DEFRA has confirmed a second case of avian influenza (AI) close to the Avara Foods site that was confirmed to have highly pathogenic H5N8 avian influenza on 29 November.

This second infection is part of the same farm complex, but classed as a separate incident because of the distance between the units.

See also: Avian influenza: Poland records first case as European infections rise

Suspicions were raised on 2 December about this second farm, with Defra declaring a temporary control zone around the site as a precaution.

It today confirmed that H5N8 had been discovered.

An Avara Foods spokesman said: “Investigations to identify how the virus established itself onsite are ongoing. 

“We have enacted our contingency plan and are working closely with government agencies and our wider suppliers and farming operations to manage this incident effectively and ensure that supply is not disrupted.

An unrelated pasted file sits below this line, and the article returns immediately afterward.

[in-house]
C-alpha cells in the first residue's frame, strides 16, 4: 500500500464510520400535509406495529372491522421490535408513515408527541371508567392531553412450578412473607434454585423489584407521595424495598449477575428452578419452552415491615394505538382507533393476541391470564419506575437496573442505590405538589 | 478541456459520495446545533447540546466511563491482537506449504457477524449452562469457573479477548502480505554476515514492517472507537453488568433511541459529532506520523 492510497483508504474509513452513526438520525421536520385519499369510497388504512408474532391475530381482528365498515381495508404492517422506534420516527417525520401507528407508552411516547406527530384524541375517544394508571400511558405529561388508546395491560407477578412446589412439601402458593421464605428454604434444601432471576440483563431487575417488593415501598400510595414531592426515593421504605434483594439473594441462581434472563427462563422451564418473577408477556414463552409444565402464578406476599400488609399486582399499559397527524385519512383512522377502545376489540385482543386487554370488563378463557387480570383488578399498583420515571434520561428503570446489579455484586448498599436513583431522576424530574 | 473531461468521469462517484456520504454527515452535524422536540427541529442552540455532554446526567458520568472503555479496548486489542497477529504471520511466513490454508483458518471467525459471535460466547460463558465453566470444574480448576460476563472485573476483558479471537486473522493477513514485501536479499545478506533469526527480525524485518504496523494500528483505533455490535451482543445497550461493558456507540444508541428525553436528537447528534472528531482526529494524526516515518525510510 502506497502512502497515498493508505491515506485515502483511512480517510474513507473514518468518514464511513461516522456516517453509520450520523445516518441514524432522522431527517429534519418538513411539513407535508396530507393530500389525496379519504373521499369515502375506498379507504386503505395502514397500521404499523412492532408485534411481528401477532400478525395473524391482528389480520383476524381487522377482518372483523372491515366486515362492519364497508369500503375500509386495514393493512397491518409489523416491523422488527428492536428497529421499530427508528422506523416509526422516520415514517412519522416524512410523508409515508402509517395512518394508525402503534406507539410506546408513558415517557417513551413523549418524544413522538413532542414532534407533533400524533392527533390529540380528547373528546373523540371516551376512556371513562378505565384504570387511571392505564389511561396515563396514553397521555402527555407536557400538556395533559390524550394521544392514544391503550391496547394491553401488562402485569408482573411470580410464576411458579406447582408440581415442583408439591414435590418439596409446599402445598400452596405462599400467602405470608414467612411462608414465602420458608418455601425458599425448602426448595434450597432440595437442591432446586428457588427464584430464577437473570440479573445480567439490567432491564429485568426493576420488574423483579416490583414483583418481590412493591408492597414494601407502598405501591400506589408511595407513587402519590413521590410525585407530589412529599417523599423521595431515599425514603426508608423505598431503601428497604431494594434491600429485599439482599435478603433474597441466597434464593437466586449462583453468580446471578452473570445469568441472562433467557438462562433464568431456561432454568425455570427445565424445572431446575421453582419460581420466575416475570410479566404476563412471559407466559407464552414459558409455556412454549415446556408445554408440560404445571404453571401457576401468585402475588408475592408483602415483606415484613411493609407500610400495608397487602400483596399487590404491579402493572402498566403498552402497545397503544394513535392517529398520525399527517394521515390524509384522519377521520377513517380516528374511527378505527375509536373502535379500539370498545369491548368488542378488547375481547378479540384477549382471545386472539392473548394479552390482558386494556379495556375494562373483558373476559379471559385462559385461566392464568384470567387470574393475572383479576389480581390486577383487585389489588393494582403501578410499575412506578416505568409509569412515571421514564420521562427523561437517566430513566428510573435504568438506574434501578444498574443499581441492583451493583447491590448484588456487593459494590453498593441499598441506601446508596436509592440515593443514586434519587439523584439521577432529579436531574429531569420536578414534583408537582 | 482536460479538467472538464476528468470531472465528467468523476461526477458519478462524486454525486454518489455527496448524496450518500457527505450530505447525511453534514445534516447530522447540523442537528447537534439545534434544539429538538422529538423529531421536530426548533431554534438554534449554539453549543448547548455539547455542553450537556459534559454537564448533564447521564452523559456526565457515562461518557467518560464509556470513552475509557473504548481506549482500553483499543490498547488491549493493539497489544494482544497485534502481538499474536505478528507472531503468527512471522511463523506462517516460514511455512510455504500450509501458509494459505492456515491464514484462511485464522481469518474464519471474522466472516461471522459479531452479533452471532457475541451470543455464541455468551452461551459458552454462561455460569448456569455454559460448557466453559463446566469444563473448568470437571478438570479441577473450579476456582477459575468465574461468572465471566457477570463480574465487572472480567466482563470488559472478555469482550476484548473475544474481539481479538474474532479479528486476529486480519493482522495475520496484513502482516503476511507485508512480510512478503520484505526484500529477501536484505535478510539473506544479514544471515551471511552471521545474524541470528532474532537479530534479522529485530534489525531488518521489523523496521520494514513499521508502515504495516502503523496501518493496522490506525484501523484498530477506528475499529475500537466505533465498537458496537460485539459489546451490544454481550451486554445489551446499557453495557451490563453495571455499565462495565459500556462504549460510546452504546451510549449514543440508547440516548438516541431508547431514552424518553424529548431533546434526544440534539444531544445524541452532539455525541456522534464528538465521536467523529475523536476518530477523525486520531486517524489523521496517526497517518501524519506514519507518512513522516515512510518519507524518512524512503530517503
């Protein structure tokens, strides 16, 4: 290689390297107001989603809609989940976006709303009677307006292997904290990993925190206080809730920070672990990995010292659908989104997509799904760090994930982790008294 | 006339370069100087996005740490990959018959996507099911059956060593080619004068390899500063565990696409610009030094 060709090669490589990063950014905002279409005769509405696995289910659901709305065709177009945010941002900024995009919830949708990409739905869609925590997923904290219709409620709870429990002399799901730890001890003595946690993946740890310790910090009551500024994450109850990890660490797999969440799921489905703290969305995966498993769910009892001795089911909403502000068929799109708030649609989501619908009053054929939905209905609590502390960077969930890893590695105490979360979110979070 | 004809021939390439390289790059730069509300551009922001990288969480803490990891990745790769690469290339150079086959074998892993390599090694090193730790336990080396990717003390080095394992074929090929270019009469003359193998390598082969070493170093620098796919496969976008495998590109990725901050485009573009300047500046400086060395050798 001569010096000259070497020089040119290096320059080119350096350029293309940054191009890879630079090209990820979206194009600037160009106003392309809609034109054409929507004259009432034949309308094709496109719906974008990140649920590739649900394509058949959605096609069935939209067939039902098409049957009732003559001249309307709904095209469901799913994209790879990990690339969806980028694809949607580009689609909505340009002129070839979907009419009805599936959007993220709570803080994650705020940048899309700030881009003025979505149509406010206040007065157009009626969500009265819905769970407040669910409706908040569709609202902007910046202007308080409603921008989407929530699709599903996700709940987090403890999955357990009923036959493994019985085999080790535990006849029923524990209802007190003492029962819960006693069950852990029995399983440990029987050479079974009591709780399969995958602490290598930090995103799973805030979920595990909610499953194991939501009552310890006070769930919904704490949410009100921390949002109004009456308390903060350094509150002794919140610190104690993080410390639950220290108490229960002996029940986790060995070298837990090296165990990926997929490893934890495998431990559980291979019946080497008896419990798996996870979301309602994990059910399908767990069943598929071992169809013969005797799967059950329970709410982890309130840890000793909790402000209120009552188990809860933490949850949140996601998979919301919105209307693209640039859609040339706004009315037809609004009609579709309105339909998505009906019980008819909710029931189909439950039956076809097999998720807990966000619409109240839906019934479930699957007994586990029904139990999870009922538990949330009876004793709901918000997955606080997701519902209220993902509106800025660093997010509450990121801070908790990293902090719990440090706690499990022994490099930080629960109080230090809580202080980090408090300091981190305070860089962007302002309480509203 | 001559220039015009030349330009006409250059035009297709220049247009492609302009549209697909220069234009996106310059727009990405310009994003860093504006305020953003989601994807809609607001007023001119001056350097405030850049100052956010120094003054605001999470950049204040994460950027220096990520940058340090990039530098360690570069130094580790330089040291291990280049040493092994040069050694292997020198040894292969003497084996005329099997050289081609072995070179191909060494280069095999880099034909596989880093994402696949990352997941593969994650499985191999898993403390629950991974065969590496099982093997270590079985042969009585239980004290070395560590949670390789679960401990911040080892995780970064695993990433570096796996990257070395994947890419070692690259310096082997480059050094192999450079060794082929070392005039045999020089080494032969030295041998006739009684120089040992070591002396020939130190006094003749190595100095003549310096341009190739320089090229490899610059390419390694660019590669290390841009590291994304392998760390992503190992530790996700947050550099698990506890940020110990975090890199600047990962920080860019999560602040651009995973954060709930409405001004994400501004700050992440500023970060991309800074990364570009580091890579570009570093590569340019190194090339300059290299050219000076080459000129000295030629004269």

“Additional precautionary measures are in place across our agricultural operations, but it is important to stress that there is no risk to human health or food safety.”

An Avara Foods broiler breeder farm in Hereford has also been hit by AI this winter. There is no suggestion that the cases are linked.

Housing order

In addition, a Cheshire broiler breeder farm and a hobby farm in Kent have both seen birds culled because of avian influenza.

There have been widespread wild bird findings across the British Isles, and two cases confirmed in unrelated captive birds.

Northern Ireland joined the rest of the UK earlier this week in declaring an Avian Influenza Prevention Zone (AIPZ) which makes biosecurity a legal requirement.

It is understood that a housing order for free range flocks is likely to be imposed imminently.